Sunday, December 28, 2008

Balzac and the Little Chinese Seamstress

Recently I've been enjoying two very different books by two, I'd imagine, very different Chinese writers. Though both, in their own way, political in a more or less circuitously order. One slightly more poetic than the other and that's the one I'm going to write a few words on now.

"Balzac and the Little Chinese Seamstress" is a little gem of a story - that for some odd reason hasn't been translated into Swedish, which is such a pity for Swedes who can't or don't want to read it in English - is set in the early 1970ies and about two teenage sons of academics who are banished to a village in the middle of the Chinese nowhere during the Cultural Revolution.

Though gruesome circumstances the boys find friendship, love (both for books and the little seamstress) and magic. Despite the subject revolving around life's hardship this easy, yet by no means simple, read of a novel manages to both beautifully paint, with carefully chosen words, a most vivid description of nature itself as well as the human - very far from always appealing - equivalence.

Amidst all this dirt and darkness caused by the human mind and body there is humour and just because someone has already written exactly what I'd like to say about this book I will now shamelessly steal/quote a few words from The Boston Globe review on the back cover of the book - "... a glimpse in to that dark place where the human spirit continued, against all odds, to shine its light". Well, some spirit and some light for and by at least some.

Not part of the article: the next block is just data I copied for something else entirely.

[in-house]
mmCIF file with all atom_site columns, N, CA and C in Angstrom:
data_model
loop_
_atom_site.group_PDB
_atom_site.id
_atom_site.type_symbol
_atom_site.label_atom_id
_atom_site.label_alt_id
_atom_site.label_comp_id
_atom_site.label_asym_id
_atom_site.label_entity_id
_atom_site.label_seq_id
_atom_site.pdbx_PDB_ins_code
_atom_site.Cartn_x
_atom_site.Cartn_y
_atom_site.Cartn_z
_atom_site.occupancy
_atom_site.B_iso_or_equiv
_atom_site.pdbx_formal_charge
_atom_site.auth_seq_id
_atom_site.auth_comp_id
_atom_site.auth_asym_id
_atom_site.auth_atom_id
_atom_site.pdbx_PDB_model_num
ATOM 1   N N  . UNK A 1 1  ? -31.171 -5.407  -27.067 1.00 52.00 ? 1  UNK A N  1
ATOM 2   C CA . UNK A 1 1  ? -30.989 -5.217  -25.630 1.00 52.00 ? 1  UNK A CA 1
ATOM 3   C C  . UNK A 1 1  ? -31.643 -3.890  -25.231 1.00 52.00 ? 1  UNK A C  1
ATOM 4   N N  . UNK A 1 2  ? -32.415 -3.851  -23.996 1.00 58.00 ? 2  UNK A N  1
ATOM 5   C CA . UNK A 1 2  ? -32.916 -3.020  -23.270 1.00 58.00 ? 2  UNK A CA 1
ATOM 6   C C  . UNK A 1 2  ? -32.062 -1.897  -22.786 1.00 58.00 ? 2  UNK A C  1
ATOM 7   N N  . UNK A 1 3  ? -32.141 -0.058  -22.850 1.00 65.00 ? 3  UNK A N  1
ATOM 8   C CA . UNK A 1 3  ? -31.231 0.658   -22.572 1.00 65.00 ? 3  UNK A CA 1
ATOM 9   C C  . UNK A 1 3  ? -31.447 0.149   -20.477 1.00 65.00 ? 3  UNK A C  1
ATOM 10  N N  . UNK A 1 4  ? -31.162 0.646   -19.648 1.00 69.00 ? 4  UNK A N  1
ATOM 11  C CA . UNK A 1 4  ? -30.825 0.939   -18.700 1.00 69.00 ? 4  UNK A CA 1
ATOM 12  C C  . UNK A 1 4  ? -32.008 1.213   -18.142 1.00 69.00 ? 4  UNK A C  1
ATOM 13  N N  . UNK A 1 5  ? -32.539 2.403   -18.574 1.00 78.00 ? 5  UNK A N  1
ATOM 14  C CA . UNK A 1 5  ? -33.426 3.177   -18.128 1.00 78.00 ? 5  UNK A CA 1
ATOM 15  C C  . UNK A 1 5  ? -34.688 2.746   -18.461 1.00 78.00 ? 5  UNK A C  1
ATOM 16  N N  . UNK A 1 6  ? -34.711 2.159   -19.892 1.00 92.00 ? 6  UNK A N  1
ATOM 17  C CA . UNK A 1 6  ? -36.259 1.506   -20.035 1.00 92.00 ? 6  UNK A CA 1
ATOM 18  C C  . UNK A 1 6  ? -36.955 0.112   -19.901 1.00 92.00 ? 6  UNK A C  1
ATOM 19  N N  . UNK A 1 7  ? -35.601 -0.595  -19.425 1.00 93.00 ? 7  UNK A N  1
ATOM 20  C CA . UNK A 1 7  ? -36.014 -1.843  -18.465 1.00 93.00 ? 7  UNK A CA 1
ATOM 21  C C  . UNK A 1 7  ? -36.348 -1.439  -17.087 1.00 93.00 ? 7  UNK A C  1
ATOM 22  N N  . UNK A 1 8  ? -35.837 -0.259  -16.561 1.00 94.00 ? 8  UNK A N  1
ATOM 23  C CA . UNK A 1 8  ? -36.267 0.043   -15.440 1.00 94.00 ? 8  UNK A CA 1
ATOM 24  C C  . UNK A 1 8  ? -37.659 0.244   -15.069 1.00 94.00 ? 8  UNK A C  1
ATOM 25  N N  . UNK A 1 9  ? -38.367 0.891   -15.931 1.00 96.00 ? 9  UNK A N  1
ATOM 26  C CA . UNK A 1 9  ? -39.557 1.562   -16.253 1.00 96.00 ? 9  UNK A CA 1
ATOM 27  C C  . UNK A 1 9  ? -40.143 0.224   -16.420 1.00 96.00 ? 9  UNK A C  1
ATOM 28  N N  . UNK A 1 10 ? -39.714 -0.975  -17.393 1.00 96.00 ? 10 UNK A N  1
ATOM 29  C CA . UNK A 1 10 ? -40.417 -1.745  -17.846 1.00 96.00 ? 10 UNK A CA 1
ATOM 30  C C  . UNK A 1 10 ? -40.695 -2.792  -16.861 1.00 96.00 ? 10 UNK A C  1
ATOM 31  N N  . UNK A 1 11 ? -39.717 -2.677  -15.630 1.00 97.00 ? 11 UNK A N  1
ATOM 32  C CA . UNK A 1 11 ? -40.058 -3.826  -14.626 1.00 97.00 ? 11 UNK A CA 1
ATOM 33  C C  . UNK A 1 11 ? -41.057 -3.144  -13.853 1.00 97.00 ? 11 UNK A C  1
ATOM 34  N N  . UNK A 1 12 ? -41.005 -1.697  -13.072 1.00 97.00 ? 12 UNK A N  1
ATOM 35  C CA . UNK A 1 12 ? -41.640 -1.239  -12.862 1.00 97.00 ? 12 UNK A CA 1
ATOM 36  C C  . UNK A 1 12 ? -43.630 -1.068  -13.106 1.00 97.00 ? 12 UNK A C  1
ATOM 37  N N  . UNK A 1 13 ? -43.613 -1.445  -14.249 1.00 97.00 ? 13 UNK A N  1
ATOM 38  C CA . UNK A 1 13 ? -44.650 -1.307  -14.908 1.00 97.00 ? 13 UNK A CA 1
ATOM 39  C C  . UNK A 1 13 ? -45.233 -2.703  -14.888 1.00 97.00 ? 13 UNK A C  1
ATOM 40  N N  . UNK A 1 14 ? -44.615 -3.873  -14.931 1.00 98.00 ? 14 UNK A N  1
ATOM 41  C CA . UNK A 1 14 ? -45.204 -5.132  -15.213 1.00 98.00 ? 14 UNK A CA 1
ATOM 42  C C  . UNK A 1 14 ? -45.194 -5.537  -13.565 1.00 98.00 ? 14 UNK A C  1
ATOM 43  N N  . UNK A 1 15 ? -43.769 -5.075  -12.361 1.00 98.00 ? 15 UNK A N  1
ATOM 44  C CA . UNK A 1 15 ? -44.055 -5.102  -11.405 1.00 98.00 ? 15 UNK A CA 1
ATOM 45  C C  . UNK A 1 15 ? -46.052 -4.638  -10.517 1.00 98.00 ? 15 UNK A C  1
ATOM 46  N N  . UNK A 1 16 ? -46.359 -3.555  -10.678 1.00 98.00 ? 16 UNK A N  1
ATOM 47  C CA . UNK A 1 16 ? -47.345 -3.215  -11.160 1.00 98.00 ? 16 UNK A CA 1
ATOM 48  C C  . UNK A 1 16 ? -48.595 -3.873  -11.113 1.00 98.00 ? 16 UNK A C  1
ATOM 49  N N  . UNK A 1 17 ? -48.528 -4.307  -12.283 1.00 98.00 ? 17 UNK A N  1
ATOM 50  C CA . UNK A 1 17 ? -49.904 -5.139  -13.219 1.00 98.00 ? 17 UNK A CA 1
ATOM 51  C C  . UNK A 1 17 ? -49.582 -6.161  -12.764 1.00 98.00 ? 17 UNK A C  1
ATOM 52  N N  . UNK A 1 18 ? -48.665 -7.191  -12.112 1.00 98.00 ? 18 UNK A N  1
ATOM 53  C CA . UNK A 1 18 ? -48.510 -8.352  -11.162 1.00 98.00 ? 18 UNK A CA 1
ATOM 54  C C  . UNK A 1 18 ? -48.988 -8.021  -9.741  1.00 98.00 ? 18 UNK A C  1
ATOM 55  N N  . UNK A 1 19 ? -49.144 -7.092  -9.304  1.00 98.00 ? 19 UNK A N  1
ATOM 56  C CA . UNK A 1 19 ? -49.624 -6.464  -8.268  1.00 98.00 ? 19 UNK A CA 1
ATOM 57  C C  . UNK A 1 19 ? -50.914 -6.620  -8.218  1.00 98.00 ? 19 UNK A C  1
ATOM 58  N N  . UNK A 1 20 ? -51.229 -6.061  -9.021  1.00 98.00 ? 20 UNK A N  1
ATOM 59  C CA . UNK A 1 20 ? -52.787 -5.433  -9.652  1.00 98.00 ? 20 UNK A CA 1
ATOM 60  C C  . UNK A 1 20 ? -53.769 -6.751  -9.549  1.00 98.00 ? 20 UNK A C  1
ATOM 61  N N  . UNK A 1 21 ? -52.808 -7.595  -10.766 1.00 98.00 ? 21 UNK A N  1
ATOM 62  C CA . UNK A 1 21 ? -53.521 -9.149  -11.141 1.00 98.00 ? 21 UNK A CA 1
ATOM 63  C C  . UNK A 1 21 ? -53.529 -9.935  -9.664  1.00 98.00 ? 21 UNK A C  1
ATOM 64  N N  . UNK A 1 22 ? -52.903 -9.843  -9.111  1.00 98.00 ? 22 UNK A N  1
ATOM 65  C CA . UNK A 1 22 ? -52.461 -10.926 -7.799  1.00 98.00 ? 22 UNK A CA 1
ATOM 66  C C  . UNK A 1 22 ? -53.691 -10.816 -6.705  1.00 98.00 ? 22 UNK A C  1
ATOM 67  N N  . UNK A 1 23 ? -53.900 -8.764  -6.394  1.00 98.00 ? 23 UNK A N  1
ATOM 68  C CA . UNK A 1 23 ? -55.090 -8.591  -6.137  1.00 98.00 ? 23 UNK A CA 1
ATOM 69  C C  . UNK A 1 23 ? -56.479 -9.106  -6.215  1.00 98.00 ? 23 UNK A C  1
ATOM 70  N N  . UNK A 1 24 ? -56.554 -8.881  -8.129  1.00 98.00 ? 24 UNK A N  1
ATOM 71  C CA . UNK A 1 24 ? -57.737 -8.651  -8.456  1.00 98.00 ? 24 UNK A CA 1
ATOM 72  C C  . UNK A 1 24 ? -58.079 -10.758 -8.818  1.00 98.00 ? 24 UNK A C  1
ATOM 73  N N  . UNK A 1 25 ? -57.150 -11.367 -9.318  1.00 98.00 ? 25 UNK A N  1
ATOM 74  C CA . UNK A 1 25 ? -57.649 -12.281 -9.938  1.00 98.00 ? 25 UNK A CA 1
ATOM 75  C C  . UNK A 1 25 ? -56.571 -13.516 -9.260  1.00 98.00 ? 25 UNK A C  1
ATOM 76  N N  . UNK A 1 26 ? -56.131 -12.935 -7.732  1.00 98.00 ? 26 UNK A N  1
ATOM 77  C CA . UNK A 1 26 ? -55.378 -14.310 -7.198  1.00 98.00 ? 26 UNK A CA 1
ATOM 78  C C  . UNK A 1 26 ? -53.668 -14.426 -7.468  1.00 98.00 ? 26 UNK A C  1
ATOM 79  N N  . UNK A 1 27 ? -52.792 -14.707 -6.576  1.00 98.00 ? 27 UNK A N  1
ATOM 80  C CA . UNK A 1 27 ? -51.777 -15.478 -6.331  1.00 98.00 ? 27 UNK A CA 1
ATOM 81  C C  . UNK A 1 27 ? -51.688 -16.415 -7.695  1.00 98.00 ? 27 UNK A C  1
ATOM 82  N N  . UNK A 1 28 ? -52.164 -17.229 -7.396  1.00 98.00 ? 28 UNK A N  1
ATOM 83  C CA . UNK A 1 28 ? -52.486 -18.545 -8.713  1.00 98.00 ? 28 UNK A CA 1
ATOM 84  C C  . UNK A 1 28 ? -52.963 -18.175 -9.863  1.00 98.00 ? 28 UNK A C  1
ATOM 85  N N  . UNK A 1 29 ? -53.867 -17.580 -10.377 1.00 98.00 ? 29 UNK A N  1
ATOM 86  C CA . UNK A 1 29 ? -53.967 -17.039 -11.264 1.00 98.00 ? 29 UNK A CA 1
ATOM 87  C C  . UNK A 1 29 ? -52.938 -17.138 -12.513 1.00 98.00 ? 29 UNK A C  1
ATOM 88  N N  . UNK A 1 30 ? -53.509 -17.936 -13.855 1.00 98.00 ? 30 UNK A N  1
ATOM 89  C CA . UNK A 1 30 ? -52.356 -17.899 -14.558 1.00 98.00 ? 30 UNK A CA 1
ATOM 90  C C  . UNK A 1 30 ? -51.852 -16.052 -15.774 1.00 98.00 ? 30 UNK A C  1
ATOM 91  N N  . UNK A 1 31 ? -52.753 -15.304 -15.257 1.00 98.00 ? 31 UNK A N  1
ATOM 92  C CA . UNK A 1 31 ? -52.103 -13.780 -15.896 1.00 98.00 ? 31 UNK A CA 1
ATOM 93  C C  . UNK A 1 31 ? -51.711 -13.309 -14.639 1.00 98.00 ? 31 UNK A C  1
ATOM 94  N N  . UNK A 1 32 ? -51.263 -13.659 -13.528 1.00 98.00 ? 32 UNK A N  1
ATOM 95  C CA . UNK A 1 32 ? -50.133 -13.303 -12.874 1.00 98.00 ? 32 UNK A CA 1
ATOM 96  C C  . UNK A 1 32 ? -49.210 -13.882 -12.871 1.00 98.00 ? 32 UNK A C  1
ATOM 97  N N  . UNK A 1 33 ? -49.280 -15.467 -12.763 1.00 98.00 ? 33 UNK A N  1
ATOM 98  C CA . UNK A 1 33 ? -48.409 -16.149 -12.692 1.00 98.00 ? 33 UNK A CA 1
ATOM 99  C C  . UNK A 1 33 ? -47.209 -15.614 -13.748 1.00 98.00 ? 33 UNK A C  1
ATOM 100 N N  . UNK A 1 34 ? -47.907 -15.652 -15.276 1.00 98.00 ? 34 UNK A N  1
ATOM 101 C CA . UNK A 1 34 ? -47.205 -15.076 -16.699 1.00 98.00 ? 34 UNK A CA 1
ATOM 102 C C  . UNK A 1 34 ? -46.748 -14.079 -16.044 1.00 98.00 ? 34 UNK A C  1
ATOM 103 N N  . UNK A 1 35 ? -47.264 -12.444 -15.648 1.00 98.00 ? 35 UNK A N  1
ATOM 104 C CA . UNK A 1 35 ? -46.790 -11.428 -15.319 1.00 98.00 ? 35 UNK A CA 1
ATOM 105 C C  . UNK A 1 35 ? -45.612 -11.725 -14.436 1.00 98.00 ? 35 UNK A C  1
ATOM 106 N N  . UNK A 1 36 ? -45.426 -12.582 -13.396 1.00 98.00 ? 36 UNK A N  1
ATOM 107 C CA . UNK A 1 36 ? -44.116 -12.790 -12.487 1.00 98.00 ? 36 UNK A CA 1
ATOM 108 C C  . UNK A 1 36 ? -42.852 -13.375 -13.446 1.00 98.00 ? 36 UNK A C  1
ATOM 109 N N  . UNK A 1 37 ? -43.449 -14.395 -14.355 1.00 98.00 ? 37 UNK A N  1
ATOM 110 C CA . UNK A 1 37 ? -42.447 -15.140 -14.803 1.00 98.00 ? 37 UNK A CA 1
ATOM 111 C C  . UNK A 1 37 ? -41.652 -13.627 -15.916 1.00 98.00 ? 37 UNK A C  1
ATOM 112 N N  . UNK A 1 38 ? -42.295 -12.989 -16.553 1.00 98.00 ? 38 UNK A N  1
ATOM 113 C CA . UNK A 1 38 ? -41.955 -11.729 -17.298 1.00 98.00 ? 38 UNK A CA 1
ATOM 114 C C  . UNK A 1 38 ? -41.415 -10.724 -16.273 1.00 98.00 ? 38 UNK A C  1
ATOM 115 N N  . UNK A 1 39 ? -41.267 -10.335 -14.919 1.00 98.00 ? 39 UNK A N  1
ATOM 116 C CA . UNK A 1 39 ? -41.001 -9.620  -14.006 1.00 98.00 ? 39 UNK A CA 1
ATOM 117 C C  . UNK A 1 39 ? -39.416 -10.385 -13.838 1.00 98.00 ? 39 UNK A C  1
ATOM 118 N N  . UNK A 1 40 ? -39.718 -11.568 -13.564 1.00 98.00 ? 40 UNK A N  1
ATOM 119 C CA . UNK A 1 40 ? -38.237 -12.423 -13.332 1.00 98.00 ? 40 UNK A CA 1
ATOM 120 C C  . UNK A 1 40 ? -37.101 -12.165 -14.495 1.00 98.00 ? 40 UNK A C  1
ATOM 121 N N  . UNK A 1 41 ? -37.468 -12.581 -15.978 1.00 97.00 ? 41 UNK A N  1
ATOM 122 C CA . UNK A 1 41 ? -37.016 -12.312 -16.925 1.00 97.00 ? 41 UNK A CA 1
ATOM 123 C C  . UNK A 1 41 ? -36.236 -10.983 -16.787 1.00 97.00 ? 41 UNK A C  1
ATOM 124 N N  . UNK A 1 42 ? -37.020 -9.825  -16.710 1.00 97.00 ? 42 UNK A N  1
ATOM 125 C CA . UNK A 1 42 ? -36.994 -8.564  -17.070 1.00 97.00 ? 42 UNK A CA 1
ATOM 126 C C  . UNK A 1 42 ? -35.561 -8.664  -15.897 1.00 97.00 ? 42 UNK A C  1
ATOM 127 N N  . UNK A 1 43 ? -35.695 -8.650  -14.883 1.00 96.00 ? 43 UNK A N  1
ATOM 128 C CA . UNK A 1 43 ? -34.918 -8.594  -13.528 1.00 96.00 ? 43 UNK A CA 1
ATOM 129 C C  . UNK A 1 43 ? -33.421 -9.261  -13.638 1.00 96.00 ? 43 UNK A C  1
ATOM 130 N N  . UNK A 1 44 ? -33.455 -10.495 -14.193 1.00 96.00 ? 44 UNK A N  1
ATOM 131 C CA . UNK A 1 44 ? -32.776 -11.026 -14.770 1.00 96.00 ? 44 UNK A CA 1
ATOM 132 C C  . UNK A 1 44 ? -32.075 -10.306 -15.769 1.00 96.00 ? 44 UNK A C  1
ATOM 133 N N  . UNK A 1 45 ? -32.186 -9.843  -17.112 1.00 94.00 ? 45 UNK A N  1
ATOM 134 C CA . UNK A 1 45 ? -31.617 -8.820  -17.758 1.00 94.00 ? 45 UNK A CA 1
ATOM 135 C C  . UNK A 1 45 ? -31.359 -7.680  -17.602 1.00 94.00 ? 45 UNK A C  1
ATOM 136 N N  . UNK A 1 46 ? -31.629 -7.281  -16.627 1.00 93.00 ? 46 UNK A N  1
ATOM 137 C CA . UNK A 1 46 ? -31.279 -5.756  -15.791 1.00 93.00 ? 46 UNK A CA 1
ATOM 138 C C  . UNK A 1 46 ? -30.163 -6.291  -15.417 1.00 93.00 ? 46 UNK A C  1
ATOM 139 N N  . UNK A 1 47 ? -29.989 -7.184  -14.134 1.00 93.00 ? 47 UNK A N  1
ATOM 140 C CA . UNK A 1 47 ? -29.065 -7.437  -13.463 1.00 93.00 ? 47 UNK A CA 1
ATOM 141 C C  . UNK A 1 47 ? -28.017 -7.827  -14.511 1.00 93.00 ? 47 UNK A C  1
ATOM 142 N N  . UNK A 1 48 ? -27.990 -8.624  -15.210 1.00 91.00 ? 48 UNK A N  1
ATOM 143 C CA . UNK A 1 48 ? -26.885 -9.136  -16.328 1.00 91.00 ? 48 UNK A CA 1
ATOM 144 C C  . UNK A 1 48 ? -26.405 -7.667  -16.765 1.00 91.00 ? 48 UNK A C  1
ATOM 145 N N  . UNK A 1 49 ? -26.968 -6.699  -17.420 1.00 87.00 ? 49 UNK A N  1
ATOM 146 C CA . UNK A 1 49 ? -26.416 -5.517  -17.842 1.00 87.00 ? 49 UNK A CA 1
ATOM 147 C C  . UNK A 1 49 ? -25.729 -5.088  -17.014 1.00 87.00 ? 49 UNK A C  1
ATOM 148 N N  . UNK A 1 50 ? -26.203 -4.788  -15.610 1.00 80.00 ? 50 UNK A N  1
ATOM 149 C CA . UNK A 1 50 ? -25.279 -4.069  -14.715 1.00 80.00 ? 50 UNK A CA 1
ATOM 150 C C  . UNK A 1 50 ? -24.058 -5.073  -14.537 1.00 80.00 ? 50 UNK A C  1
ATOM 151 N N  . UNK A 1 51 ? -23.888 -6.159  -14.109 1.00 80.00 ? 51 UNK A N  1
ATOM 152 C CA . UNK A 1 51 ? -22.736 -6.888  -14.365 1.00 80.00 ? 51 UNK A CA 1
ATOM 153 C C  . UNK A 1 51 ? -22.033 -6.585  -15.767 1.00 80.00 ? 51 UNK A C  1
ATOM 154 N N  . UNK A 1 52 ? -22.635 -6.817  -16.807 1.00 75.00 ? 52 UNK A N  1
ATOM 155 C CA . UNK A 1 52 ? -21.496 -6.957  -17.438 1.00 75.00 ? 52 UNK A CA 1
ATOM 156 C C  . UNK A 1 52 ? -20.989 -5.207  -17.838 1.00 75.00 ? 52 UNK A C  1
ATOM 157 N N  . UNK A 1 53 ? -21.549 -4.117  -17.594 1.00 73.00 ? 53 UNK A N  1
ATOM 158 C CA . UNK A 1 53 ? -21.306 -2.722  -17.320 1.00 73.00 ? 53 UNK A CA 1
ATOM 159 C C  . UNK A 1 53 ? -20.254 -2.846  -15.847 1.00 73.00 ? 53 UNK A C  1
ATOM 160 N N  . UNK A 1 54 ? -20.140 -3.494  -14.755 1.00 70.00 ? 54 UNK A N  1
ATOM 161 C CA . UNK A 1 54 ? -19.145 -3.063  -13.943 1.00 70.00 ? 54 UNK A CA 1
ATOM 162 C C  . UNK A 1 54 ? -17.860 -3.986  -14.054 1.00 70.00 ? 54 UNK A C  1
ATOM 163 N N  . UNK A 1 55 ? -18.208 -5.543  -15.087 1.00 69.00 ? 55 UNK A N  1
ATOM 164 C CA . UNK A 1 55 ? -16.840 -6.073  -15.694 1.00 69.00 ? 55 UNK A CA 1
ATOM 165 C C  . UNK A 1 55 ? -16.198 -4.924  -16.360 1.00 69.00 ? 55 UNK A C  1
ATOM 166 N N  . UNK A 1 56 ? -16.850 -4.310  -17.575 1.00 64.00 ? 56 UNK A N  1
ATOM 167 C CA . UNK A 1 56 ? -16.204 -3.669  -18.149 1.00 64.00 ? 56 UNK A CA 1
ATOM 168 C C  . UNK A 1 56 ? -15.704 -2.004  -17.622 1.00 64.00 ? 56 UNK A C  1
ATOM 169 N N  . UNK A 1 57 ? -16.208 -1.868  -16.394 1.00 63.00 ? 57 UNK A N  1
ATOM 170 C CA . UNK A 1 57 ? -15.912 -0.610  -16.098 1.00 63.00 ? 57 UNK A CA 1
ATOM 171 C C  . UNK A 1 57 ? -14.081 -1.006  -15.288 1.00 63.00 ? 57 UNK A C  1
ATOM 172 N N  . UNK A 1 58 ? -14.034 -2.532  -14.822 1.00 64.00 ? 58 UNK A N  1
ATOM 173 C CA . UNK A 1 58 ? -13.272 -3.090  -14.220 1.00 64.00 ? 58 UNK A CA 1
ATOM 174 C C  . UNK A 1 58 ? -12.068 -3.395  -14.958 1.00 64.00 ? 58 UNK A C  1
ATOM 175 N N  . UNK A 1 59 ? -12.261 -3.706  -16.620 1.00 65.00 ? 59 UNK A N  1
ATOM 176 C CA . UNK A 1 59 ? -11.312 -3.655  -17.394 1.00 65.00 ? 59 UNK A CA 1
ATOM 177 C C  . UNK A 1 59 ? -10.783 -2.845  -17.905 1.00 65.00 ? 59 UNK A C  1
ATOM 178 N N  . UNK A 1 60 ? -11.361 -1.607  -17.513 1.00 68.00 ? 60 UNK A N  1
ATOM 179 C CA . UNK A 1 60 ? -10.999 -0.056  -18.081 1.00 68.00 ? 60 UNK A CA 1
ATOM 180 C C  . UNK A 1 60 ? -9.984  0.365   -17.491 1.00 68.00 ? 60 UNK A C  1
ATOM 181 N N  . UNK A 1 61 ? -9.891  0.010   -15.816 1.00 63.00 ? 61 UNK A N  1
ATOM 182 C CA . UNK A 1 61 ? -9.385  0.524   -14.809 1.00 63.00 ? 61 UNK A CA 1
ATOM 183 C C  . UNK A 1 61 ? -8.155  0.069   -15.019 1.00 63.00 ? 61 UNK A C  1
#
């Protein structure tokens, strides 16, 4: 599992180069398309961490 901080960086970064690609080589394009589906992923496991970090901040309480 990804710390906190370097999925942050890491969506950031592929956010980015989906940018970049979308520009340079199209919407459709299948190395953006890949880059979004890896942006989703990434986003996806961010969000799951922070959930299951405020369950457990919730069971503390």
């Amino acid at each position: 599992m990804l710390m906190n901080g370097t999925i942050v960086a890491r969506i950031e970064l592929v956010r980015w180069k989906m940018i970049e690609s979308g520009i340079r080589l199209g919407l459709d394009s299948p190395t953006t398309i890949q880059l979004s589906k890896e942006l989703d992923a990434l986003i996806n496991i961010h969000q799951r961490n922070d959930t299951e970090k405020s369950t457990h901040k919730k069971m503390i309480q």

At first I did find the ending slightly disappointing and ignominous, but when pondering a bit more about it that ending just gives food for thought instead of completely string it together. And sometimes that can be the best of endings.

The exquisite cover design (of my version of the book) match the words within beautifully. Needless to say, this book, originally written in French, by Dai Sijie, is a highly recommended read, both for the story told and the writing.

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